lat <= 0 & lon >= 0 ~ "SE",
                            lat > 0 & lon < 0 ~ "NW",
                            lat <= 0 & lon < 0 ~ "SW")) %>%

unique(marine6$region)  # we've got populations from both sides of equator and meridian 180!

Another function is transmute() which creates the new columns and drops the rest. Let’s use it with the examples of variables added above (genus_species and region).

# A table of only two variables: `genus_species` and `region`
marine4 %>%
  transmute(genus_species = paste(genus, species, sep = "_"),
            region = case_when(lat > 0 & lon >= 0 ~ "NE",
                               lat <= 0 & lon >= 0 ~ "SE",
                               lat > 0 & lon < 0 ~ "NW",
                               lat <= 0 & lon < 0 ~ "SW")) %>%

Similarly to select(), mutate() also has _at, _all and _if variations. The mechanism is generally the same so we won’t go through all the examples. Let’s just have a look at mutate_at(). We will indicate the variables with vars(), and then change all values for these variables to lowercase. Notice that with the earlier example of lowercase, select() dealt with column names (i.e. changed names to lowercase) while mutate() deals specifically with the values of chosen columns.

# Change values to lowercase
marine6 %>%
  mutate_at(vars(class, genus, location), tolower) %>%
  glimpse()  # column names stayed the same, but individual values within them are lowercase

Apart from mutate(), another way to create new variables can be with add_ functions, e.g. add_column().

# Adding a column (`add_column()` is from a different package - `tibble`)
library(tibble)  # load `tibble` package

marine6 %>%
  add_column(observation_num = 1:4456) %>%  # we gave each row an observation number

There are also summarising functions count() and tally() which have a mutating variation as add_count() and add_tally(). Here we will see how many unique annual observations we have for each species.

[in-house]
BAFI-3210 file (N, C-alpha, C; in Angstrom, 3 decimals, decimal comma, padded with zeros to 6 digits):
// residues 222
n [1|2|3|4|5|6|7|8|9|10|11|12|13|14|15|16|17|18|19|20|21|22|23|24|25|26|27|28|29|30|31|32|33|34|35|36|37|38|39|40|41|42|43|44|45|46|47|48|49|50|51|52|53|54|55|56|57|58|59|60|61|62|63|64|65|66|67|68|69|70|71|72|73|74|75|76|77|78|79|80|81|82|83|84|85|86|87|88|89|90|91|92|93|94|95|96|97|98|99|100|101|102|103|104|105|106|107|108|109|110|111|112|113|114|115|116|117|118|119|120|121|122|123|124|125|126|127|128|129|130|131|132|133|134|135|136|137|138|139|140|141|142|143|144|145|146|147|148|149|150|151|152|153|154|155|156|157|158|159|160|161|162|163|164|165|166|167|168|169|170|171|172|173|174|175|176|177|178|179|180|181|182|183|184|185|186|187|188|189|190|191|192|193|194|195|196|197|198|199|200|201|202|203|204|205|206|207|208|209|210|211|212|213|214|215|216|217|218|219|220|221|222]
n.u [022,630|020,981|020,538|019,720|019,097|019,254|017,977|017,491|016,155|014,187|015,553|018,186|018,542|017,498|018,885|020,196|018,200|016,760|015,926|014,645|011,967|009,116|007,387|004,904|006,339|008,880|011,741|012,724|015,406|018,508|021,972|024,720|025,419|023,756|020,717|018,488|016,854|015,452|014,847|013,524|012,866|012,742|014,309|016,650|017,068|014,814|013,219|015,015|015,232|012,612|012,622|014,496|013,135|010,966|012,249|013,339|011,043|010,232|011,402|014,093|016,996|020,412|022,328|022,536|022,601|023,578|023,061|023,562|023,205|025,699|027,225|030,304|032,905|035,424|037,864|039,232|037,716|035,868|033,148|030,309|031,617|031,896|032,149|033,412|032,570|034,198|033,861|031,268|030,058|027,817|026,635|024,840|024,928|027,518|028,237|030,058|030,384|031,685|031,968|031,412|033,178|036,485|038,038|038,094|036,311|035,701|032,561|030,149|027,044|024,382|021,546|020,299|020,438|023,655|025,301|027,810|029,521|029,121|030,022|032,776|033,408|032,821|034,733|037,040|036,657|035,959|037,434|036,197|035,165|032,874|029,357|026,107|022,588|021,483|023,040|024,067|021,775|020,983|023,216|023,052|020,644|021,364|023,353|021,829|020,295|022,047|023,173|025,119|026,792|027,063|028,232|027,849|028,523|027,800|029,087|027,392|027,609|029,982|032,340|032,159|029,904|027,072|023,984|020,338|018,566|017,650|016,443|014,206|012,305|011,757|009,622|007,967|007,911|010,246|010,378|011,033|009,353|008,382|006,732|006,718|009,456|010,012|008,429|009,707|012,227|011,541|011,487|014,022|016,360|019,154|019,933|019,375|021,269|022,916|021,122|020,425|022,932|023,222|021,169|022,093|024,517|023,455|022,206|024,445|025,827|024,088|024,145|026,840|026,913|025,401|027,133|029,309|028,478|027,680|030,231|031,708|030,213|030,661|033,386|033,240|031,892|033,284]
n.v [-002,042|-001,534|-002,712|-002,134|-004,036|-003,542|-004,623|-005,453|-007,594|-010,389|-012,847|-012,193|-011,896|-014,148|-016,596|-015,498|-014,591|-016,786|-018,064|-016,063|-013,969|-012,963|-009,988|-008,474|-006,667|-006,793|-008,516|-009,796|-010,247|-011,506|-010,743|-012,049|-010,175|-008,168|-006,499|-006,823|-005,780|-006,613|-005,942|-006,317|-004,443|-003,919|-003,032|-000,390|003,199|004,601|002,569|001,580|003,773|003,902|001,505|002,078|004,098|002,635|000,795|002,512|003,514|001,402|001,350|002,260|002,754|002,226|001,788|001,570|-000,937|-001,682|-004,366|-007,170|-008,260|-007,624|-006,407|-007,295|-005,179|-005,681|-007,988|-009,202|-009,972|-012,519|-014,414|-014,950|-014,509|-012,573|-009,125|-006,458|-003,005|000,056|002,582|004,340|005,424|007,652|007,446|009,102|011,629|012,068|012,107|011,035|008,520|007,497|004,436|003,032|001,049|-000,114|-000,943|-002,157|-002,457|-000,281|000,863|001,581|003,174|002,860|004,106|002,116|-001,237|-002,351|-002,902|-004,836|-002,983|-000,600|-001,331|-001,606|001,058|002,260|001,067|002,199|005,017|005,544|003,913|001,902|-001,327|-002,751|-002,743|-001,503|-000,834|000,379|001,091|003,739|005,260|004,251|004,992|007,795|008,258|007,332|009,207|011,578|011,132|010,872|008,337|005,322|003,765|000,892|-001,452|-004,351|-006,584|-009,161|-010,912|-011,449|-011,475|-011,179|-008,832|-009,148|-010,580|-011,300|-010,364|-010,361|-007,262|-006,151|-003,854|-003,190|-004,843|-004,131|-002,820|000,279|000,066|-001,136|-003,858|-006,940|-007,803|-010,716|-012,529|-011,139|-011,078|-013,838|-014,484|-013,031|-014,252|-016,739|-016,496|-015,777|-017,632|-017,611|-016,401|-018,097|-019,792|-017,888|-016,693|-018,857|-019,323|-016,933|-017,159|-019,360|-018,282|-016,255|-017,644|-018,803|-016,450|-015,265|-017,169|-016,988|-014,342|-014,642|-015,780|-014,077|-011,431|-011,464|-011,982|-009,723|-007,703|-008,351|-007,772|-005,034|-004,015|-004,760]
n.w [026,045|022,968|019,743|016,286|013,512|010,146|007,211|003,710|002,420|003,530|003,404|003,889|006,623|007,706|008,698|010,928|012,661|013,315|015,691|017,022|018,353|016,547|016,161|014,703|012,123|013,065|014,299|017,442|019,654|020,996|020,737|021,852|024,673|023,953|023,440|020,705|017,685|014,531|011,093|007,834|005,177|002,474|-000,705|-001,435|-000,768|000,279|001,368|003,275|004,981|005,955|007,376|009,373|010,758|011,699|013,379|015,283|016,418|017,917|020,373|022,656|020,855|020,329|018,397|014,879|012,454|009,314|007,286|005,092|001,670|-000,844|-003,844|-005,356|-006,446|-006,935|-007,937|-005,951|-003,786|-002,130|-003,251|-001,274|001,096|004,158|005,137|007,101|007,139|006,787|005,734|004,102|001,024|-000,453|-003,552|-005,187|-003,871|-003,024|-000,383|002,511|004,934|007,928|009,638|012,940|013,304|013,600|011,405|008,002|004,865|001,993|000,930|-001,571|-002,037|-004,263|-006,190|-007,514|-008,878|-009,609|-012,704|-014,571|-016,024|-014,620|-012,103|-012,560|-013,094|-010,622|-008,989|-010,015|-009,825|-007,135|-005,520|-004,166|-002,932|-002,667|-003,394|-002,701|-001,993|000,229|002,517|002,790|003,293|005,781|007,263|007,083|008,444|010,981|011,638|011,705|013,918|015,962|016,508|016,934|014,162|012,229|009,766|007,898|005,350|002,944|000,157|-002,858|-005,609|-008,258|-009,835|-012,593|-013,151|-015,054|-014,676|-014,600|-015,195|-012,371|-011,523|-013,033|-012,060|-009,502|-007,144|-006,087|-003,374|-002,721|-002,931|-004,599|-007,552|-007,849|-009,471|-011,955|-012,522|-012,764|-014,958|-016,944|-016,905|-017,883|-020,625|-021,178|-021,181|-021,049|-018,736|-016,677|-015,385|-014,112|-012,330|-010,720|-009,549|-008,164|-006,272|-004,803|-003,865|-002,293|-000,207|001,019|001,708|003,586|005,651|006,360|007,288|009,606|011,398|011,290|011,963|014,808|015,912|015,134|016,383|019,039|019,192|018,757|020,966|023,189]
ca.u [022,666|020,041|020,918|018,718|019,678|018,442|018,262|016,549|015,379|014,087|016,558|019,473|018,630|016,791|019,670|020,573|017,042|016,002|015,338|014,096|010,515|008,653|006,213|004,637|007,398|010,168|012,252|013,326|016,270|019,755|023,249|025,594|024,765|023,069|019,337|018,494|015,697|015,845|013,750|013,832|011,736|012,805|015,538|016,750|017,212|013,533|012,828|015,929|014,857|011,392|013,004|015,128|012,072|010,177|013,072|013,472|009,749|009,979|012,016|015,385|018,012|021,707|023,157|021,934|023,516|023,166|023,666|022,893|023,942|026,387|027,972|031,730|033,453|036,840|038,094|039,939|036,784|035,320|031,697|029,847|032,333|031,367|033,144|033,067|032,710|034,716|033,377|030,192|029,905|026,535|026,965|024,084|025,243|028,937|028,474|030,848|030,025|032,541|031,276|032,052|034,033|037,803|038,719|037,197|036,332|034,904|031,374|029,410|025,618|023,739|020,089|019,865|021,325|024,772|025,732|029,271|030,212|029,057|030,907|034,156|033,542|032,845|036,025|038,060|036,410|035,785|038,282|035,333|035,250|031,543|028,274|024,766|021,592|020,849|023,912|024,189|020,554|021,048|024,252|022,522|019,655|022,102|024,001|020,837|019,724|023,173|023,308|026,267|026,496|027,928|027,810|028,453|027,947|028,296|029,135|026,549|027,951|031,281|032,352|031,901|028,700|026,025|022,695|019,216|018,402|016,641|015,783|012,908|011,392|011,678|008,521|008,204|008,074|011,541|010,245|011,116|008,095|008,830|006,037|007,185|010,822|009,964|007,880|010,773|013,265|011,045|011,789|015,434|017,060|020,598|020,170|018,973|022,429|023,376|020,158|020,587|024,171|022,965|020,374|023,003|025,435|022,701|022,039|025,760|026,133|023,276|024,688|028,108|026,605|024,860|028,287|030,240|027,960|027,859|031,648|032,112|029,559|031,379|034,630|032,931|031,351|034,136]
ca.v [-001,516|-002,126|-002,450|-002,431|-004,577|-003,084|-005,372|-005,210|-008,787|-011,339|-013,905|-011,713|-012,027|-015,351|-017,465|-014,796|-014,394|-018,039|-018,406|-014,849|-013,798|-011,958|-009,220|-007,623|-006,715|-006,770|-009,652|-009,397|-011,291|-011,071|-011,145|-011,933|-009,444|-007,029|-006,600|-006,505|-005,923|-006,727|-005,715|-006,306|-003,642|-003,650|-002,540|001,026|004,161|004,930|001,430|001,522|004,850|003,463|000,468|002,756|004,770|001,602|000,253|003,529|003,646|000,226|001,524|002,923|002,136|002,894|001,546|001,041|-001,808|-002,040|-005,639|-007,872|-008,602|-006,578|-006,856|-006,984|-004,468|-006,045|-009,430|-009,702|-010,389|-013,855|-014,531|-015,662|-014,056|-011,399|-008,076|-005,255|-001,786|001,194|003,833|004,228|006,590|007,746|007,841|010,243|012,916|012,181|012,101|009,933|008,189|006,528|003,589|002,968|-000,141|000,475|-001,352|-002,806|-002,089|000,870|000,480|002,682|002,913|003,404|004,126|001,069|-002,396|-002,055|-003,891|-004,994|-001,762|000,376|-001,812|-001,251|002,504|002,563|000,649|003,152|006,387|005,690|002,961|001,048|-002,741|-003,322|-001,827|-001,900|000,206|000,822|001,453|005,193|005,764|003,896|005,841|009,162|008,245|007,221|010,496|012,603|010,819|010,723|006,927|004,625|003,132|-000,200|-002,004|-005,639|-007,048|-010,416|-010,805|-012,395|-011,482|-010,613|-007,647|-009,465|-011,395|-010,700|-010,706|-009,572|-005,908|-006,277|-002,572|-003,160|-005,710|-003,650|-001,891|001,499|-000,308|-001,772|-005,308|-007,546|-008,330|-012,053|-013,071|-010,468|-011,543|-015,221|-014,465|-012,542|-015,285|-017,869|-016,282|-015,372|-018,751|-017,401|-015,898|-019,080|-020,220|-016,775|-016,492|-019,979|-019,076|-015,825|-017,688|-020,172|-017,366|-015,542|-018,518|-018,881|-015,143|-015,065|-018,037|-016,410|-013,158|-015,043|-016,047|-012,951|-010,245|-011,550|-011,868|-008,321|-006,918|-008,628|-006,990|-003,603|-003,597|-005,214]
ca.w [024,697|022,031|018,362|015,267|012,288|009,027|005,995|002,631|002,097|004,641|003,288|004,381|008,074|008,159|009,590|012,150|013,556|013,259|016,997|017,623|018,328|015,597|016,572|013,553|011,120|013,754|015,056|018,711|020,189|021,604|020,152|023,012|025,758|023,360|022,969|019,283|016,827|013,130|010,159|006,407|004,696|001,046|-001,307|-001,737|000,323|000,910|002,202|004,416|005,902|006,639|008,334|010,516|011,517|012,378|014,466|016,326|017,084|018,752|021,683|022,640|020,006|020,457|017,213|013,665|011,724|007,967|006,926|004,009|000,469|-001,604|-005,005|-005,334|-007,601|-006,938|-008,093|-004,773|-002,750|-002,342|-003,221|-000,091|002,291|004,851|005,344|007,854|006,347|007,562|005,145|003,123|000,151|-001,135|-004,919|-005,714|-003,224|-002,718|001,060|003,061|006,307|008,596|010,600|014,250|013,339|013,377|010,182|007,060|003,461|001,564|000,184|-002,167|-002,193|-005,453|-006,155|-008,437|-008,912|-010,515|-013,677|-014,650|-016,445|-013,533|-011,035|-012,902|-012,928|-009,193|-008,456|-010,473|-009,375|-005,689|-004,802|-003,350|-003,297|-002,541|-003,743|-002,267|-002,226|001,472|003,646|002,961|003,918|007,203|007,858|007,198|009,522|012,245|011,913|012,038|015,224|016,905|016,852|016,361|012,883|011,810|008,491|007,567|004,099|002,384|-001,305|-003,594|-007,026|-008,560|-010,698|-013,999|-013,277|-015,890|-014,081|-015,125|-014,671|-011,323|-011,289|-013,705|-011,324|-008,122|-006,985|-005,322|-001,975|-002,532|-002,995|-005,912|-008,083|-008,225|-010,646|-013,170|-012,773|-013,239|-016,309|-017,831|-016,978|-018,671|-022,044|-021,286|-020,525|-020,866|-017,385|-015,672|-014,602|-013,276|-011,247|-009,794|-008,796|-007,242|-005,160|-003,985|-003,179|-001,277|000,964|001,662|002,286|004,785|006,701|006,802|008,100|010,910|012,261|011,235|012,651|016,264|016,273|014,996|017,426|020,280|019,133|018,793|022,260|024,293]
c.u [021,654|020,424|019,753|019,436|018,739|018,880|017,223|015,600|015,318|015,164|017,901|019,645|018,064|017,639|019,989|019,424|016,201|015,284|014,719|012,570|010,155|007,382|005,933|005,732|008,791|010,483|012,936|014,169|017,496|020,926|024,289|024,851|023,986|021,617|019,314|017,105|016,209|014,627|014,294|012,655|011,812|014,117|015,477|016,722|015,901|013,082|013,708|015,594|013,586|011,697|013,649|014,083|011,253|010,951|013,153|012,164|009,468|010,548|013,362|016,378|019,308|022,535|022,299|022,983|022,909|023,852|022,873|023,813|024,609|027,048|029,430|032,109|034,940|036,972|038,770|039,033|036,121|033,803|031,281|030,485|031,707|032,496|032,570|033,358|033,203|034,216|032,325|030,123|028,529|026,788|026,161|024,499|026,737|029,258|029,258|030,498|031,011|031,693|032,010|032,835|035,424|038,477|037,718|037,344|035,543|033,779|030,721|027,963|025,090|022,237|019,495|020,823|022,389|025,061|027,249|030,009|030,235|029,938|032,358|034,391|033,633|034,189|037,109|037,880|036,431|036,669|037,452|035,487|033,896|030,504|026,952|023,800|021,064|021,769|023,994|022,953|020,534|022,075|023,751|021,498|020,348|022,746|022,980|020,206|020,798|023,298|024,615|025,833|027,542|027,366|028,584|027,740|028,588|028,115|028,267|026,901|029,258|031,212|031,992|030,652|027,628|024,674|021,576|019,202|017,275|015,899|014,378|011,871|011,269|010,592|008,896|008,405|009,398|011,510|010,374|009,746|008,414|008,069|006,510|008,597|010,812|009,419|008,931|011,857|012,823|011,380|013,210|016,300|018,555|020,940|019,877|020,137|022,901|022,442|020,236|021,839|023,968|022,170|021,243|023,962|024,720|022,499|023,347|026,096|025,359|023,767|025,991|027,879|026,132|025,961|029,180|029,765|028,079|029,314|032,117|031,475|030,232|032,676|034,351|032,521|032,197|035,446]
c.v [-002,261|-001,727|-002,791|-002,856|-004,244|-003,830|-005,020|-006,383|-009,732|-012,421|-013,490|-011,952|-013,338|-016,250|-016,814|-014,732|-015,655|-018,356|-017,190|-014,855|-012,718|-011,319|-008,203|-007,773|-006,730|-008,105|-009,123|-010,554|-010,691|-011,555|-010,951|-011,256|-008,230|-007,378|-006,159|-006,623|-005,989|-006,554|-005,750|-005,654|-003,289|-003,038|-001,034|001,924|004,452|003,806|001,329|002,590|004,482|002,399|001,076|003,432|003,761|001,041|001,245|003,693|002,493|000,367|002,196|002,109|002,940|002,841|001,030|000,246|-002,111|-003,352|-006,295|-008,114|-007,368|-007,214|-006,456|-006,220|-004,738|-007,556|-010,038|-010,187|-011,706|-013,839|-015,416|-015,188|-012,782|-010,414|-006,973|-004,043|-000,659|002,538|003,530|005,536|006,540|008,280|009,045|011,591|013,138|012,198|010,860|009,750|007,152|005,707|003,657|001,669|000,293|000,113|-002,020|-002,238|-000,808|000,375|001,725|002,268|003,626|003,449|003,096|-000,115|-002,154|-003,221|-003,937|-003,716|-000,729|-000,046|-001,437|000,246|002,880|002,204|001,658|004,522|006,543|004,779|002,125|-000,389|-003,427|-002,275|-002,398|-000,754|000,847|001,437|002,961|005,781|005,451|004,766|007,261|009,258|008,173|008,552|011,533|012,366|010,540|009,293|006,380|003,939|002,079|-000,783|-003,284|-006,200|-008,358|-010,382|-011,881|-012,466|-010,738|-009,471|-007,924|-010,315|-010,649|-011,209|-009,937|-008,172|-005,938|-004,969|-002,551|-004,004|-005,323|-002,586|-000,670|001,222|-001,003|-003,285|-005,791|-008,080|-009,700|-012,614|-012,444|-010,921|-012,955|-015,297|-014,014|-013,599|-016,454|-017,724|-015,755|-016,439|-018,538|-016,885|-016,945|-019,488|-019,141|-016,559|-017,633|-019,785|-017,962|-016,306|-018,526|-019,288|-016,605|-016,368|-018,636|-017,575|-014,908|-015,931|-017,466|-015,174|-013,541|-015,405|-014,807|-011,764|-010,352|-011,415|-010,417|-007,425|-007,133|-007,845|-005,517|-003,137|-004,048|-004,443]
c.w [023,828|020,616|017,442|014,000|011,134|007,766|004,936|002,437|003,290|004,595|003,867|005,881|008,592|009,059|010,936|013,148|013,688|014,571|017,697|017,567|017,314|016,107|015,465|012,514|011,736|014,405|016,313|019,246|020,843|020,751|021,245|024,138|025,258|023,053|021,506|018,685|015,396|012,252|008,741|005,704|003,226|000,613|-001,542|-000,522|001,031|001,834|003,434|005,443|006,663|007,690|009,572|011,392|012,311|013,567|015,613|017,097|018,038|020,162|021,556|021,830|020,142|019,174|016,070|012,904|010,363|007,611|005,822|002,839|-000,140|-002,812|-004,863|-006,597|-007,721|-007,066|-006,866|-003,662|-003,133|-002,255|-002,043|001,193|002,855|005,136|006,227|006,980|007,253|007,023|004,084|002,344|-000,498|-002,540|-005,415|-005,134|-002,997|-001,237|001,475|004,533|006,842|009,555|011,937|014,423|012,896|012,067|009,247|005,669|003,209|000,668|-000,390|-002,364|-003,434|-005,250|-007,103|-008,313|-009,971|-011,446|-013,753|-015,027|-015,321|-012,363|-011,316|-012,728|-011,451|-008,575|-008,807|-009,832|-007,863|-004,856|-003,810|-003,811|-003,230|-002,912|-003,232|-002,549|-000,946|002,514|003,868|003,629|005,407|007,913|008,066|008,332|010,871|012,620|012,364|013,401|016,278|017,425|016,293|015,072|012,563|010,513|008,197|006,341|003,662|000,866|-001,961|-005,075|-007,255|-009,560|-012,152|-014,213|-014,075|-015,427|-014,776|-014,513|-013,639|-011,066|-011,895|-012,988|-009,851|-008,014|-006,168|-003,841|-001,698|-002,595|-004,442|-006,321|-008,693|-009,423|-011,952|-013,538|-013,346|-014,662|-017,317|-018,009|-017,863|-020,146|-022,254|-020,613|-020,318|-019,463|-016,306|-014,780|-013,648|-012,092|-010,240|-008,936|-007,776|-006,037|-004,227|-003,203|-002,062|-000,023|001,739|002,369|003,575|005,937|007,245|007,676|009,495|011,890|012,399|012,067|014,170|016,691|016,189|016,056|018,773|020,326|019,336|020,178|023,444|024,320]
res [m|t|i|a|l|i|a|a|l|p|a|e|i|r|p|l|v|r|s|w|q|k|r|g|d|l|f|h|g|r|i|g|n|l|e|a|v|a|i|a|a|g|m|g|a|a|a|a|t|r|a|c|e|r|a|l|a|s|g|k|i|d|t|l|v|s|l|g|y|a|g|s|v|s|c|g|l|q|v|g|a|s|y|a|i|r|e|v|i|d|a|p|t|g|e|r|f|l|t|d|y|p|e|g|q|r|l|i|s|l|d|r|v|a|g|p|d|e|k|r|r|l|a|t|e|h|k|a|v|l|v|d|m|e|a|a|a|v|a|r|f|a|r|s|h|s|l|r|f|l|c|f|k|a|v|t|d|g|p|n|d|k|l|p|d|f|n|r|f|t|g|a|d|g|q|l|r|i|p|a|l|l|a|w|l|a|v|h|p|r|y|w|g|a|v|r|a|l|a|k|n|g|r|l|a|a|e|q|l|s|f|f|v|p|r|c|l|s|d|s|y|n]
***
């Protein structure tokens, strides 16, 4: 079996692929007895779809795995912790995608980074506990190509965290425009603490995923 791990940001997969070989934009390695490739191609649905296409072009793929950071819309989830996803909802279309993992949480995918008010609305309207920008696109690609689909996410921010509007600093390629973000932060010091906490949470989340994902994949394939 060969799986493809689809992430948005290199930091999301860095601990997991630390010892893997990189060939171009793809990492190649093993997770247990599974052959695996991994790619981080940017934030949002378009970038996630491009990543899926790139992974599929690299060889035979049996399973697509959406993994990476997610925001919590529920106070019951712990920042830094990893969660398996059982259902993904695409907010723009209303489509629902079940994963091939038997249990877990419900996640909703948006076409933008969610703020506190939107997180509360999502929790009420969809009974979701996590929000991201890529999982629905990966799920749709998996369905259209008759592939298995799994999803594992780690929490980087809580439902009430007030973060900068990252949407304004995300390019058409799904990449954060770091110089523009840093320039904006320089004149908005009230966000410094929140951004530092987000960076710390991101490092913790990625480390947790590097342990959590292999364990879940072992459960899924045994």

# Summarising functions
marine6 %>%
  select(genus_species, year) %>%
  group_by(genus_species) %>%
  add_tally(name = "observations_count") %>%

marine6 %>%
  select(genus_species, year) %>%
  # `add_count()` includes the grouping variable (here `genus_species`) inside the function
  add_count(genus_species, name = "observations_count") %>%

Nice! Now you know quite a variety of possibilities for creating new variables!

4. Manipulating cases

Now, we’ll talk about manipulating cases - so that’s working with rows.

a) Extracting cases: filter() and others

In this section, we’ll talk about how to filter the dataset to return a subset of all rows. We can filter to a specific category or a few categories with, conveniently named, filter().

With filter(), you can make great use of logical operators which can be found in Table 1 below. You can find more information on them from ETH Zurich or Towards Data Science websites.

Operator Description
> greater than
>= greater than or equal to
< less than
<= less than or equal to
== exactly equal to
!= not equal to
a | b a OR b
xor(a, b) only a OR only b
a & b a AND b only NAs
! all but NAs
%in% in one of the specified values

Table 1. Common logical operators.

The most common use is of == when we want to e.g. filter the table for a specific class or species.

# 4. Manipulating cases ----
# a) Extracting cases ----

# Here we use comparison operator `==`
marine6 %>%
  filter(class == "Mammalia") %>%